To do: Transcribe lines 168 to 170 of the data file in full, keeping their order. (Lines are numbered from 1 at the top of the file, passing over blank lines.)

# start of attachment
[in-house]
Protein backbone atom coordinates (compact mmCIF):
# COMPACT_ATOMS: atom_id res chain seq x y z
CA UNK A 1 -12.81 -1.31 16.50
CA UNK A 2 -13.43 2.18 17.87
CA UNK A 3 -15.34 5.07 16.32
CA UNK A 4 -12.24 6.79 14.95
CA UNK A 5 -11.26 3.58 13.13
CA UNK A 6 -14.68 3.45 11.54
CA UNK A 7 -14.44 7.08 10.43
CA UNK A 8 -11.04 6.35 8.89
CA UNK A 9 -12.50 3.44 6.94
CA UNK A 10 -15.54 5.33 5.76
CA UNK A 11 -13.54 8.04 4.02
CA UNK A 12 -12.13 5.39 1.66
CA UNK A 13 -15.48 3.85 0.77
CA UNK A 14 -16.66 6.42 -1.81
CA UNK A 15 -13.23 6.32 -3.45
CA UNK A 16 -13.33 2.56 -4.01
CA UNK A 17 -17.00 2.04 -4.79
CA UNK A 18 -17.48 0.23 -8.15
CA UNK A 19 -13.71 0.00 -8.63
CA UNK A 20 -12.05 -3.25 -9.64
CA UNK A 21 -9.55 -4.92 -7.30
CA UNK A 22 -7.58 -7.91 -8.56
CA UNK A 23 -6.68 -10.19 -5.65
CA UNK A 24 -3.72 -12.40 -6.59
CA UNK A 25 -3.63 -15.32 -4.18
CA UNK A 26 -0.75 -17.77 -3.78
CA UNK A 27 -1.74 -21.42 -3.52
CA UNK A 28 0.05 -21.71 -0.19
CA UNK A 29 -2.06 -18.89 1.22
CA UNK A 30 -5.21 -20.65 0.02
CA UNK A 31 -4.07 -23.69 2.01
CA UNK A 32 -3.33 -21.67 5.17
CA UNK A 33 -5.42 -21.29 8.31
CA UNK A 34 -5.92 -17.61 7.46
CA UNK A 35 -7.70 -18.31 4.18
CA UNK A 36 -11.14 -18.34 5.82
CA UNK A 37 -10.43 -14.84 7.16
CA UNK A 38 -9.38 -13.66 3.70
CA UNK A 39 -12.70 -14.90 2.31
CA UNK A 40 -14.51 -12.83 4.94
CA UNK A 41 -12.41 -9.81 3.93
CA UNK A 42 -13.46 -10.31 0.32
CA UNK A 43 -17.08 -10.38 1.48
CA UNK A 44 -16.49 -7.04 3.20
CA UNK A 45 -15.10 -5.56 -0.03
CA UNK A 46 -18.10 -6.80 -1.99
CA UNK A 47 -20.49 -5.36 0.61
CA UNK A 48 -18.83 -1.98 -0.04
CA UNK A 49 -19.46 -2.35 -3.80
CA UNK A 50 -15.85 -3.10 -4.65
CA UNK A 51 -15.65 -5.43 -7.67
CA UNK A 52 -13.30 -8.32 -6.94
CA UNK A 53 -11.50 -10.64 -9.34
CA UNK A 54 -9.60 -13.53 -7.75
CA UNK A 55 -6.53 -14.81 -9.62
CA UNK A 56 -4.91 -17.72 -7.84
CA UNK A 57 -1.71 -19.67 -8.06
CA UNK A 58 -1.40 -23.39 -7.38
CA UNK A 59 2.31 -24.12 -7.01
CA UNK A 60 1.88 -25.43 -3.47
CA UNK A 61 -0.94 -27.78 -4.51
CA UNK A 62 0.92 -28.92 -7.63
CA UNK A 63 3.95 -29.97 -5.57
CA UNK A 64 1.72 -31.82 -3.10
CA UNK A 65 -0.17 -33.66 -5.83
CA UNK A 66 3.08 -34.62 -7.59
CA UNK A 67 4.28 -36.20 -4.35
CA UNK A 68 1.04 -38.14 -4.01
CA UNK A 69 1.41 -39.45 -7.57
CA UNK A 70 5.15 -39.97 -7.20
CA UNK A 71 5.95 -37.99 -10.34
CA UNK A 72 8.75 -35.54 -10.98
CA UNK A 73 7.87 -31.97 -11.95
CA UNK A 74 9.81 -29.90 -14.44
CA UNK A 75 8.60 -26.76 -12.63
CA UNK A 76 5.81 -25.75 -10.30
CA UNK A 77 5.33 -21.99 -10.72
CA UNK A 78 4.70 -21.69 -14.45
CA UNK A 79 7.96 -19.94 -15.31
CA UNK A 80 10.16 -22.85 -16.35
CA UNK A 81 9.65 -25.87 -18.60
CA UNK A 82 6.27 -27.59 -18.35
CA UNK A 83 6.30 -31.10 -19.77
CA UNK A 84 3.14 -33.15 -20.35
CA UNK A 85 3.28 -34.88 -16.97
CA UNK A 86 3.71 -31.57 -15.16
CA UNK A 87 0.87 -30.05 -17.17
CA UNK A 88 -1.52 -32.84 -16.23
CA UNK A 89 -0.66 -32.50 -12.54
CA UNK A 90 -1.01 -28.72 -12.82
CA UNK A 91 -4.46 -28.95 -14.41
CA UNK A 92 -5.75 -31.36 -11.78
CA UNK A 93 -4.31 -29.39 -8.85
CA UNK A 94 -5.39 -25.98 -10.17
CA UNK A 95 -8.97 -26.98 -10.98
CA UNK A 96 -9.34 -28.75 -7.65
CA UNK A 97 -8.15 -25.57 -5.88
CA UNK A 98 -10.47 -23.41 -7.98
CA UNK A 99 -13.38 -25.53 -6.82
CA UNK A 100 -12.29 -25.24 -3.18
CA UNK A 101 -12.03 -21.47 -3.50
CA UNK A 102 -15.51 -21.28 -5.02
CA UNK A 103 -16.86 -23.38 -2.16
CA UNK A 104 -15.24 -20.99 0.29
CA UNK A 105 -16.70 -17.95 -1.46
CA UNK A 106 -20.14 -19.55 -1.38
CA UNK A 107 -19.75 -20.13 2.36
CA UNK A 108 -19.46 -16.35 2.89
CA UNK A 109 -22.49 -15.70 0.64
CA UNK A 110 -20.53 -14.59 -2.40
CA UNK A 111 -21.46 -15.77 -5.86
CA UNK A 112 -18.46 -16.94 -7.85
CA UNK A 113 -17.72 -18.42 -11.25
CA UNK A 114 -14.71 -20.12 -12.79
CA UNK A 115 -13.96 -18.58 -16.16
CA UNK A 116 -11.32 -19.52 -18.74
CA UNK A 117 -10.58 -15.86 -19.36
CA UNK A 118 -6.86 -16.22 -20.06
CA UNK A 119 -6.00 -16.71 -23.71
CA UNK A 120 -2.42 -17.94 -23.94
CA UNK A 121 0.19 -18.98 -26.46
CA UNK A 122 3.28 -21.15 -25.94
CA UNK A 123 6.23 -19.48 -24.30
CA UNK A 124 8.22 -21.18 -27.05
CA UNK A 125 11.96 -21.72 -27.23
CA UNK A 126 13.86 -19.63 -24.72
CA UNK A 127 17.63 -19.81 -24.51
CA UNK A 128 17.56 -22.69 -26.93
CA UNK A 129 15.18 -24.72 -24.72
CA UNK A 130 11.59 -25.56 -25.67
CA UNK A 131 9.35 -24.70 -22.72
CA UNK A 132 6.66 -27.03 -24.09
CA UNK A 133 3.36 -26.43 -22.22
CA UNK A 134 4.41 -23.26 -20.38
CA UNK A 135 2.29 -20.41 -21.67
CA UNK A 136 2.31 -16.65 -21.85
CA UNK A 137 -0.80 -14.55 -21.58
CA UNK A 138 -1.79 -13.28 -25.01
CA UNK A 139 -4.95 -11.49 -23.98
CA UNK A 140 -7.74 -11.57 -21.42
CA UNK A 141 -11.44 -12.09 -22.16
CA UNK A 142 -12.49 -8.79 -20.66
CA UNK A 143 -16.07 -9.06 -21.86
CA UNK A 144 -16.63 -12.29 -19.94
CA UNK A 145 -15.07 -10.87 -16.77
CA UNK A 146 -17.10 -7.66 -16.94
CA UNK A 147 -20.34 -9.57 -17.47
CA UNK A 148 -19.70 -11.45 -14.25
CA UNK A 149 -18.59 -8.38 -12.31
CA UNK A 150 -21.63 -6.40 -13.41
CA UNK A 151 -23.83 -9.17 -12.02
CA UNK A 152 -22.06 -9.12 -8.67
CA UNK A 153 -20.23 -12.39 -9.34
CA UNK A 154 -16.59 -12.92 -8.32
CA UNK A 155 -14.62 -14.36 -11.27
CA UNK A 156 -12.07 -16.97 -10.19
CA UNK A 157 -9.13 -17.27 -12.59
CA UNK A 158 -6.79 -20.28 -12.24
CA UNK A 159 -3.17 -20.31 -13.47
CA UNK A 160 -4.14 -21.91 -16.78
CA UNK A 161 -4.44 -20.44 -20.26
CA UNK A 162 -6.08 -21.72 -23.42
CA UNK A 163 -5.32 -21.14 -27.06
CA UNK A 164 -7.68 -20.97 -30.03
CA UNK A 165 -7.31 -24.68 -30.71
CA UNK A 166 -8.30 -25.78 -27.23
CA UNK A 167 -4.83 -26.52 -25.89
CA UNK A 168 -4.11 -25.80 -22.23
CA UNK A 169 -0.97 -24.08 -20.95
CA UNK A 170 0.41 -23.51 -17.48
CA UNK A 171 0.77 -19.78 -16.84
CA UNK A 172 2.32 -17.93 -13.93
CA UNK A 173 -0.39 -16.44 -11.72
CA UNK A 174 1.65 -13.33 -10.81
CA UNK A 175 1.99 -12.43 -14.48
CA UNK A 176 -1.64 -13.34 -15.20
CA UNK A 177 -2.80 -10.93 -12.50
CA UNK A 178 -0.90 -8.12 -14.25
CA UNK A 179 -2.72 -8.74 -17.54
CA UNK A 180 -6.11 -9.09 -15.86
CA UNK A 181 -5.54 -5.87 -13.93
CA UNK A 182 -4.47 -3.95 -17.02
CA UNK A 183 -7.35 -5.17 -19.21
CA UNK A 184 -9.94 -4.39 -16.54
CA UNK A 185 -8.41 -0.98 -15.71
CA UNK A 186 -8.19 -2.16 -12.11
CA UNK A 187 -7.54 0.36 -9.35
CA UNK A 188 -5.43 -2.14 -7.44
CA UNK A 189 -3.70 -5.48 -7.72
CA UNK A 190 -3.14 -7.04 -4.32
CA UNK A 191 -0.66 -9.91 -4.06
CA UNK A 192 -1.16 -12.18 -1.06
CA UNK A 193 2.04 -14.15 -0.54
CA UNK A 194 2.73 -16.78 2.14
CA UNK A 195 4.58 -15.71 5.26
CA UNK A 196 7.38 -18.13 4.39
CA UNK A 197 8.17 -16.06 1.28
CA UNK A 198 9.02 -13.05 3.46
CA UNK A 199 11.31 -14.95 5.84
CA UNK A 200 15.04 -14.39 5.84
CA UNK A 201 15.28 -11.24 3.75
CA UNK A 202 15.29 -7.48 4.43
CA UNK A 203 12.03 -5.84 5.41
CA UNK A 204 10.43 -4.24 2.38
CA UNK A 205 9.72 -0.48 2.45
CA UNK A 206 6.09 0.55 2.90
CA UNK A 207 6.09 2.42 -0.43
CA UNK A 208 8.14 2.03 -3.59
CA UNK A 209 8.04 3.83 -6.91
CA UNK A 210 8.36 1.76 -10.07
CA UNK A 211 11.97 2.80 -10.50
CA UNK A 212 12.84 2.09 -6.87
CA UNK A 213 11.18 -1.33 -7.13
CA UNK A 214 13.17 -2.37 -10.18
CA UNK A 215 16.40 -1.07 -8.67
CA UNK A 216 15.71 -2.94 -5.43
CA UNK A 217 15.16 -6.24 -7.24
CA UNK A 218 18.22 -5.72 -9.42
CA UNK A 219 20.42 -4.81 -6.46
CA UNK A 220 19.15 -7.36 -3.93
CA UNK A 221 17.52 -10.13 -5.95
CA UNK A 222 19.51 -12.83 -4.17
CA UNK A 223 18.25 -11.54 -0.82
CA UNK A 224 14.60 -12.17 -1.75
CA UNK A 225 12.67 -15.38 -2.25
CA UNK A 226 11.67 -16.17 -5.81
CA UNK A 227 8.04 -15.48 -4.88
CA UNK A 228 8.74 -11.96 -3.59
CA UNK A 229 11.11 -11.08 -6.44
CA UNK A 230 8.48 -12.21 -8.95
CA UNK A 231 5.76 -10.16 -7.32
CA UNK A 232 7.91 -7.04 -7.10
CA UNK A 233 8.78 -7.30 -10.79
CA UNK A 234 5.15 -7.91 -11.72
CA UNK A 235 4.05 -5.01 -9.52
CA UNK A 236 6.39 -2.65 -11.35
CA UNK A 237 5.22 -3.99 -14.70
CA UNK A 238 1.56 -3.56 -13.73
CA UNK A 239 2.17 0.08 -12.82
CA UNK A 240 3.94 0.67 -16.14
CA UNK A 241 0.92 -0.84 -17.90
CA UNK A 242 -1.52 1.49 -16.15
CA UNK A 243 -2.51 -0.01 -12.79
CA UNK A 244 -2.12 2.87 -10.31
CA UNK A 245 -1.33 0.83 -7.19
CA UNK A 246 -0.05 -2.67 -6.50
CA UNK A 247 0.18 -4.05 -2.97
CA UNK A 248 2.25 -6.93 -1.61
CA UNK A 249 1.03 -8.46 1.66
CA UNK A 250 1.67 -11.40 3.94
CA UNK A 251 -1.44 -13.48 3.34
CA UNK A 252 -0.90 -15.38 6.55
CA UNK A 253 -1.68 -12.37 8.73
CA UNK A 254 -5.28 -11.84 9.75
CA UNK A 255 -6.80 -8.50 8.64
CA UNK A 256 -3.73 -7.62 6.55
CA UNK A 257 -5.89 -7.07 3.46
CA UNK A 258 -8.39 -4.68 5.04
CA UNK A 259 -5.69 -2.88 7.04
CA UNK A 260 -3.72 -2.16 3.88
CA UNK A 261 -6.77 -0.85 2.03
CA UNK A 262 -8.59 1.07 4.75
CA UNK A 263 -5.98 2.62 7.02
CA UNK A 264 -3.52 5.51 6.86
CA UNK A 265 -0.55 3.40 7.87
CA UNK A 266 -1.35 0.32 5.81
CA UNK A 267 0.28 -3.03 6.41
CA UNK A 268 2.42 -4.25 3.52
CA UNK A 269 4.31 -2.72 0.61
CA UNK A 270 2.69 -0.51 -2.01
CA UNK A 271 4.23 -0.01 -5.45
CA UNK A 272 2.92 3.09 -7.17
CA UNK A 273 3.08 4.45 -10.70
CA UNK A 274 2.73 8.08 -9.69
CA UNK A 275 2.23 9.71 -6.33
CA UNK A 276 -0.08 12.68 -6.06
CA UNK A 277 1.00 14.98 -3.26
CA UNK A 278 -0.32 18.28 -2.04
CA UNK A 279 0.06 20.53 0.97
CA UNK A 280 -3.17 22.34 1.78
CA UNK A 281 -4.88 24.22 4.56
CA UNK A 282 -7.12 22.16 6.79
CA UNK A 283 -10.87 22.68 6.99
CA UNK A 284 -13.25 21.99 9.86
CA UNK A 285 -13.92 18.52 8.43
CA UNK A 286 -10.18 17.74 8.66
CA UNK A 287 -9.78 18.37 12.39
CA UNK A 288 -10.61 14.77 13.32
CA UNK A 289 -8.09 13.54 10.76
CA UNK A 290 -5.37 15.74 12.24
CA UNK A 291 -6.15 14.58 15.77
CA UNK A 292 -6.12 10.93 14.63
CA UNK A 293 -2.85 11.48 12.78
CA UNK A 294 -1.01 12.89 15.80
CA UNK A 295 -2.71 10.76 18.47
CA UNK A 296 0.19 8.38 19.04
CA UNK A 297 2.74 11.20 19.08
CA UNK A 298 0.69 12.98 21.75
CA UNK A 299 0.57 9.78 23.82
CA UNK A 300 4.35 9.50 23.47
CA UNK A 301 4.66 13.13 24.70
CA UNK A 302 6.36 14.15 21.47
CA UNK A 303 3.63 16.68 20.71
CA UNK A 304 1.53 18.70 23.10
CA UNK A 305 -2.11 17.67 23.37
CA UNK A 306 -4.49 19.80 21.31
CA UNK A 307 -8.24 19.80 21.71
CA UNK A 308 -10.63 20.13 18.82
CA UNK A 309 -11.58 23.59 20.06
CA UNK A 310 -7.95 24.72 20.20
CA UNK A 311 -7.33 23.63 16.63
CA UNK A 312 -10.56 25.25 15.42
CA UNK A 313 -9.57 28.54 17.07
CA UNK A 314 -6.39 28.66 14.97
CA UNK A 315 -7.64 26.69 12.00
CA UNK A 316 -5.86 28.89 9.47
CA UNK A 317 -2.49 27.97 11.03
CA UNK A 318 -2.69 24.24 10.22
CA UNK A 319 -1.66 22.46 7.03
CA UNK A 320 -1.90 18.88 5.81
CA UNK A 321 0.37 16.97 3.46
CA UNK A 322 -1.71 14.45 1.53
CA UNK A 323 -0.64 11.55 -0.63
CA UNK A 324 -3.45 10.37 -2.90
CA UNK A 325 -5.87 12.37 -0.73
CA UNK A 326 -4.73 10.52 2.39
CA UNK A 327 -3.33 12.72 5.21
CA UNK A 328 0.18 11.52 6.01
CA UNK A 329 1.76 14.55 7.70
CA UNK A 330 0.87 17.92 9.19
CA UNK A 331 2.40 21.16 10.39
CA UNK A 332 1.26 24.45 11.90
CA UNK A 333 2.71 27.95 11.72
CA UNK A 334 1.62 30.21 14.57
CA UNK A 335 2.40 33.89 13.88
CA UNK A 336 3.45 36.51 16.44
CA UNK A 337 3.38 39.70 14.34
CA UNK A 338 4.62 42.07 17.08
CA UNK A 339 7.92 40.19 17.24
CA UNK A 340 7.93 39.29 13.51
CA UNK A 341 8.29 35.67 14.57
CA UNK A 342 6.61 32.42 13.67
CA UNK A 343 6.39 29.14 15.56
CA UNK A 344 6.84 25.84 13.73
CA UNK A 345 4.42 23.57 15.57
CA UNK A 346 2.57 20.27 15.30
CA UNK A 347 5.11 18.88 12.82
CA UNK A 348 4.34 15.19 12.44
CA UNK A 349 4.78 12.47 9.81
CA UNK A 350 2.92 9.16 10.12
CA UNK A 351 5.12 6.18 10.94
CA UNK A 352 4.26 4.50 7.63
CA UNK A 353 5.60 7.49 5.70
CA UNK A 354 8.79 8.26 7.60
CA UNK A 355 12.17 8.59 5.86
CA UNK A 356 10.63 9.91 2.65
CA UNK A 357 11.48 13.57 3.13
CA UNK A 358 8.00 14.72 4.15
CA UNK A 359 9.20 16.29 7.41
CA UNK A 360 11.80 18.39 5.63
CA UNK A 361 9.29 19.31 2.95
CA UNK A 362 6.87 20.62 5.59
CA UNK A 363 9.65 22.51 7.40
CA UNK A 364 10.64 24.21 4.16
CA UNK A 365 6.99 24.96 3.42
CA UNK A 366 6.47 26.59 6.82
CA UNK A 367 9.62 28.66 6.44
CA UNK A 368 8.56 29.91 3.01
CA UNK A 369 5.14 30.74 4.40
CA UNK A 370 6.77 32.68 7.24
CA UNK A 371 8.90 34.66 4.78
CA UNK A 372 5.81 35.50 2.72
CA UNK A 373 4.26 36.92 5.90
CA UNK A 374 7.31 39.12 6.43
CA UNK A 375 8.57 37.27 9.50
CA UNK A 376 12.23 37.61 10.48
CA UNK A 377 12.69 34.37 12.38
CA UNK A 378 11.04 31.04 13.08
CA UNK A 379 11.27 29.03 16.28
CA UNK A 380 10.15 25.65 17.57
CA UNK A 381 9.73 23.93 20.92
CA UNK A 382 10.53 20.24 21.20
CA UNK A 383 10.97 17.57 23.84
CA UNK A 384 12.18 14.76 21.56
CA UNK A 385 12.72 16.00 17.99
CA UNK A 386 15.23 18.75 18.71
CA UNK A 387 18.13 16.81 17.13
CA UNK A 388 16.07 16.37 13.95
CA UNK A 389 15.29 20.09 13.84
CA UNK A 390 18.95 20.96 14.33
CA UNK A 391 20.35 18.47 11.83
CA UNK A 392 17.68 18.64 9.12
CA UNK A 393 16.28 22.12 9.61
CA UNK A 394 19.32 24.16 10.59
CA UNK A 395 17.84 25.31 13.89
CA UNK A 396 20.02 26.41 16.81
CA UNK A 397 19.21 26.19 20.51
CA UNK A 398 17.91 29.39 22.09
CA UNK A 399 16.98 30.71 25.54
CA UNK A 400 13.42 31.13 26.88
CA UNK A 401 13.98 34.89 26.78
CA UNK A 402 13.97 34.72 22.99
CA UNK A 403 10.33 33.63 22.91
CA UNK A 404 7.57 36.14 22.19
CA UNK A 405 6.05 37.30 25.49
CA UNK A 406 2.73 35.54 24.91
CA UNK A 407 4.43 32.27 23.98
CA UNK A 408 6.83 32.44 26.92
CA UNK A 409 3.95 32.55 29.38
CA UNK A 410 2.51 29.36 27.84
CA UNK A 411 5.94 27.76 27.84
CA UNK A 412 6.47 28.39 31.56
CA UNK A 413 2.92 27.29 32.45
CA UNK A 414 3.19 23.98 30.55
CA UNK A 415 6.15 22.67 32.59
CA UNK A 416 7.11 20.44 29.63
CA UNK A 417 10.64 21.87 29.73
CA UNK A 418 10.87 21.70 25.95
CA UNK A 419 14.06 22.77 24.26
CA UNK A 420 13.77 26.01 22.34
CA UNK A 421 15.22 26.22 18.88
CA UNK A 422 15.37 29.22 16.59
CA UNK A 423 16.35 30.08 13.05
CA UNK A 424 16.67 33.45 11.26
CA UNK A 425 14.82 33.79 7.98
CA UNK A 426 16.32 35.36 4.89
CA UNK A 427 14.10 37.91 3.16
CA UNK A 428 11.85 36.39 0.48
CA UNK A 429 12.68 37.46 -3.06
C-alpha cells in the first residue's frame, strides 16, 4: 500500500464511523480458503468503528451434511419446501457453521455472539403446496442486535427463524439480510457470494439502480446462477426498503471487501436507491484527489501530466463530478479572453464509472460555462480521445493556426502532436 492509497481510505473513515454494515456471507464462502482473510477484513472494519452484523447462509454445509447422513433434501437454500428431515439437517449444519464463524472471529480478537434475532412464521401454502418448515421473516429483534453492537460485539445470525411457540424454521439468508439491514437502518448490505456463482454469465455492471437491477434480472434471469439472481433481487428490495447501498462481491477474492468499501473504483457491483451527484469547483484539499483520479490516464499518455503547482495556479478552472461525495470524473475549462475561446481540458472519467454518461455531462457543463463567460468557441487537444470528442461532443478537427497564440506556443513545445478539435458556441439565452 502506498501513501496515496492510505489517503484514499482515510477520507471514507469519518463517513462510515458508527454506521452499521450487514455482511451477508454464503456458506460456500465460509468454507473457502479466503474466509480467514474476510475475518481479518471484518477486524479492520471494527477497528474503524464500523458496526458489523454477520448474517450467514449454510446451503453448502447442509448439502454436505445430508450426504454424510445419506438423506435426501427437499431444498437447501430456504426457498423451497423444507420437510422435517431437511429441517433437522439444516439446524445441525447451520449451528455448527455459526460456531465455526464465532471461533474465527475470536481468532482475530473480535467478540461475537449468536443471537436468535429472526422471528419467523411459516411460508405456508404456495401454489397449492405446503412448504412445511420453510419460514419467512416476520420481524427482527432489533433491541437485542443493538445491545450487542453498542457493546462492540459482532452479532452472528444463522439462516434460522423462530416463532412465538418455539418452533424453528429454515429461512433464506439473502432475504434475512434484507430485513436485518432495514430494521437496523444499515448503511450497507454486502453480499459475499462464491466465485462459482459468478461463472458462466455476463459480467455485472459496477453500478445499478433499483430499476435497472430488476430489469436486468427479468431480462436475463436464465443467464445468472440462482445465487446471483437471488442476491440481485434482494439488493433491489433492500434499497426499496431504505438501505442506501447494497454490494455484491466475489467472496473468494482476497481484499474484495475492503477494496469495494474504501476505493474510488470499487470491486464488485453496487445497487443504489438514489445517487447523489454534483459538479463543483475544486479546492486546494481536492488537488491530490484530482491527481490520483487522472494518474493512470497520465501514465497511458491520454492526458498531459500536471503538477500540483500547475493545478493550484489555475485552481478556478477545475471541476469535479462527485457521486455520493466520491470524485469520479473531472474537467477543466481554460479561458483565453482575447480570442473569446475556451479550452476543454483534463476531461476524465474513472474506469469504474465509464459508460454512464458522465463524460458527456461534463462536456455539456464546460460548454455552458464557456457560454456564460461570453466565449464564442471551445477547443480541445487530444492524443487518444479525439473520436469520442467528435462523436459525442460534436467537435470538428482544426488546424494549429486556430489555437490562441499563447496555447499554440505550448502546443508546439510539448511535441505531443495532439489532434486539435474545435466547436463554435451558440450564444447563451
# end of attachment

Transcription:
CA UNK A 165 -7.31 -24.68 -30.71
CA UNK A 166 -8.30 -25.78 -27.23
CA UNK A 167 -4.83 -26.52 -25.89